Iraqi ‘Fata Morgana’ in The Role of Installations in Public Space

Iraqi 'Fata Morgana' in The Role of Installations in Public Space

Iraqi designer Hozan Zangana’s “Fata Morgana” won the sixth edition of the Abwab commission, an open call for regional designers to envision an architectural or design pavilion at Dubai Design District (d3) during Dubai Design Week.

Responding to the theme of the role of installations in shaping public space, “Fata Morgana” — made in close collaboration with Luuk Disveld of and Joseph Crickett from WoodCast Designs — provides a conceptual framework for a city. Inspired by the UAE, with seven pillars representing each emirate, in-depth research contextualized its materials and production, with aesthetic nods to the desert.

“Fata Morgana is a phenomenon in the desert, a shimmering beacon in the distance,” explained Zangana. “The installation provokes that same interest.”

Using ancient adobe and rammed earth buliding techniques as a starting point, the structure from WoodCast Designs is paired with reflective copper to catch the sunlight. Organic in concept and production, “the output was a little bit out of our hands,” say the designers. “You can manipulate it – and we did – with pigment and the moulds, but every brick that came out was a surprise. These imperfections made it very exciting to work with.”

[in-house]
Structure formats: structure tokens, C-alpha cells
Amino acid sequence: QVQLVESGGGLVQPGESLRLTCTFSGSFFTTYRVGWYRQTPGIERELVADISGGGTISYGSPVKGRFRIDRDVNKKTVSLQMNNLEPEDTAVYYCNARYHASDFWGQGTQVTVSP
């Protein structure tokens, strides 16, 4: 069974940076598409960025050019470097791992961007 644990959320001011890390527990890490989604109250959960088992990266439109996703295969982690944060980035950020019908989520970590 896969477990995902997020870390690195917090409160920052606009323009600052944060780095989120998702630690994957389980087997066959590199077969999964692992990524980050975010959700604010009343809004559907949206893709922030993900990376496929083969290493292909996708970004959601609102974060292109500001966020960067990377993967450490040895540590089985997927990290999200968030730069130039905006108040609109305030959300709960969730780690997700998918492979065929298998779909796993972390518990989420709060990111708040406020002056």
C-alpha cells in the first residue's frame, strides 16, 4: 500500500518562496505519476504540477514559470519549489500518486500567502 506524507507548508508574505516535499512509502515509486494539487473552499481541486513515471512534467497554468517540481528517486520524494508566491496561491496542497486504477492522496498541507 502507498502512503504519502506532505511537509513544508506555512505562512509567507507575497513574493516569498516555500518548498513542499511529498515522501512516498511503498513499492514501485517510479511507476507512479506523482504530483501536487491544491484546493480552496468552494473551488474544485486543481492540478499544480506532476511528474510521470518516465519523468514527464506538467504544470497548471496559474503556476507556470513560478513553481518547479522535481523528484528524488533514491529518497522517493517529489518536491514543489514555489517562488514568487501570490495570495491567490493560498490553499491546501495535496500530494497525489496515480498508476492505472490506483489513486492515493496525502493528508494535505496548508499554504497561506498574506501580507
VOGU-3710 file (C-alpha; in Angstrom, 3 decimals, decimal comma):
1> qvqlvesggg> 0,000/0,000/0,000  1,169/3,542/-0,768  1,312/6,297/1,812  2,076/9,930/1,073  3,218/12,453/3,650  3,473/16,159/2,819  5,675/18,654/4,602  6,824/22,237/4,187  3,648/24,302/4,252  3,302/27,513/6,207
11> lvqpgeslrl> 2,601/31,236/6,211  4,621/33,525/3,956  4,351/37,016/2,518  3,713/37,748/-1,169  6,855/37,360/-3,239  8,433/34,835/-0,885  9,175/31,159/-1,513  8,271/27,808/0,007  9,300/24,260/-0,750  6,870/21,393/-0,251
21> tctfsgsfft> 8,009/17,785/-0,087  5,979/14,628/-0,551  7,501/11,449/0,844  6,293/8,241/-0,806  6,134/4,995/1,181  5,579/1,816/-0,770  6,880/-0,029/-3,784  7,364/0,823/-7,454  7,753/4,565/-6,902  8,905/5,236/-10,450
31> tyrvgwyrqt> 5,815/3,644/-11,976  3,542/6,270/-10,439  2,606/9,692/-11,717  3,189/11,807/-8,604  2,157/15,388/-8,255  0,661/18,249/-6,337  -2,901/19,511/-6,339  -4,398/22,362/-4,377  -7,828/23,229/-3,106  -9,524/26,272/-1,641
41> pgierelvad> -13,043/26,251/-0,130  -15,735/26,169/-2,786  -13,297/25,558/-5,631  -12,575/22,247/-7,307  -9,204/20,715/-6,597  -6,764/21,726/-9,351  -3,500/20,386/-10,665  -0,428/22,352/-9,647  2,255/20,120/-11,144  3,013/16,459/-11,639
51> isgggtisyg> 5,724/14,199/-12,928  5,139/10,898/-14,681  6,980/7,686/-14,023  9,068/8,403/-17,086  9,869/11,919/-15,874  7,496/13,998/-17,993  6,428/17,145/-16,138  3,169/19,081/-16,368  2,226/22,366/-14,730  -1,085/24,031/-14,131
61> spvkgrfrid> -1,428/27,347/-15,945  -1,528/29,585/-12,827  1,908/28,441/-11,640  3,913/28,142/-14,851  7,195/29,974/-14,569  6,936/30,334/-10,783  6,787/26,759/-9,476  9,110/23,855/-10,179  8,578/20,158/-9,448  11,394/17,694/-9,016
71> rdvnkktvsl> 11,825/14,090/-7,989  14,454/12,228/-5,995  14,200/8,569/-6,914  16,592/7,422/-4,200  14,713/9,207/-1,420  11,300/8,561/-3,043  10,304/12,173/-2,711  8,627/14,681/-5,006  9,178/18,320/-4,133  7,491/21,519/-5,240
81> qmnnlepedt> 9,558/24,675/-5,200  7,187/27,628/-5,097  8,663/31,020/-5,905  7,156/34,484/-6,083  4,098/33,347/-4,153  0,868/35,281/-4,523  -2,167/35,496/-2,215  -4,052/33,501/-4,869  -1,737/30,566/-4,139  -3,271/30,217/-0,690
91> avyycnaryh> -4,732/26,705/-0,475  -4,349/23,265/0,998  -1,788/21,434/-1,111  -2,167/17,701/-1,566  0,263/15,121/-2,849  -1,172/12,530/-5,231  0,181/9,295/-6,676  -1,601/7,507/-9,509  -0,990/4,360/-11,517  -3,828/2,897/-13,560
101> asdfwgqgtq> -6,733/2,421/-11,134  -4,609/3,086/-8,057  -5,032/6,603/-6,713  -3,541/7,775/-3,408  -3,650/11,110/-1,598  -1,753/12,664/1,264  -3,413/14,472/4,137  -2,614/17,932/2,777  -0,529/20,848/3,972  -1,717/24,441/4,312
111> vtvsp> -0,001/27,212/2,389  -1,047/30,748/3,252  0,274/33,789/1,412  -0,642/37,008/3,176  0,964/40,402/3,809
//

The playful installation invites curiosity, closer inspection and discovery from viewers who come together to experience a space designed for reflection and interaction.

Though considerate of COVID-19 social distancing precautions, the work highlights the human need to cross paths by arranging open-plan Zangana-designed seating and tables around a central point. “The installation, with different levels in height, can be seen as a skyline with the seven pillars in the middle and the smaller ones around them,” noted Zangana. “The center is where people connect.”

“It was an important insight that although we are separated because of coronavirus or cultural backgrounds, we have to find a way to create connections,” the designers said. With its mindful design, the installation “gives the visitor a safe and comfortable feeling. As they are facing each other, people are forced to look at each other and that is where the connection starts.”

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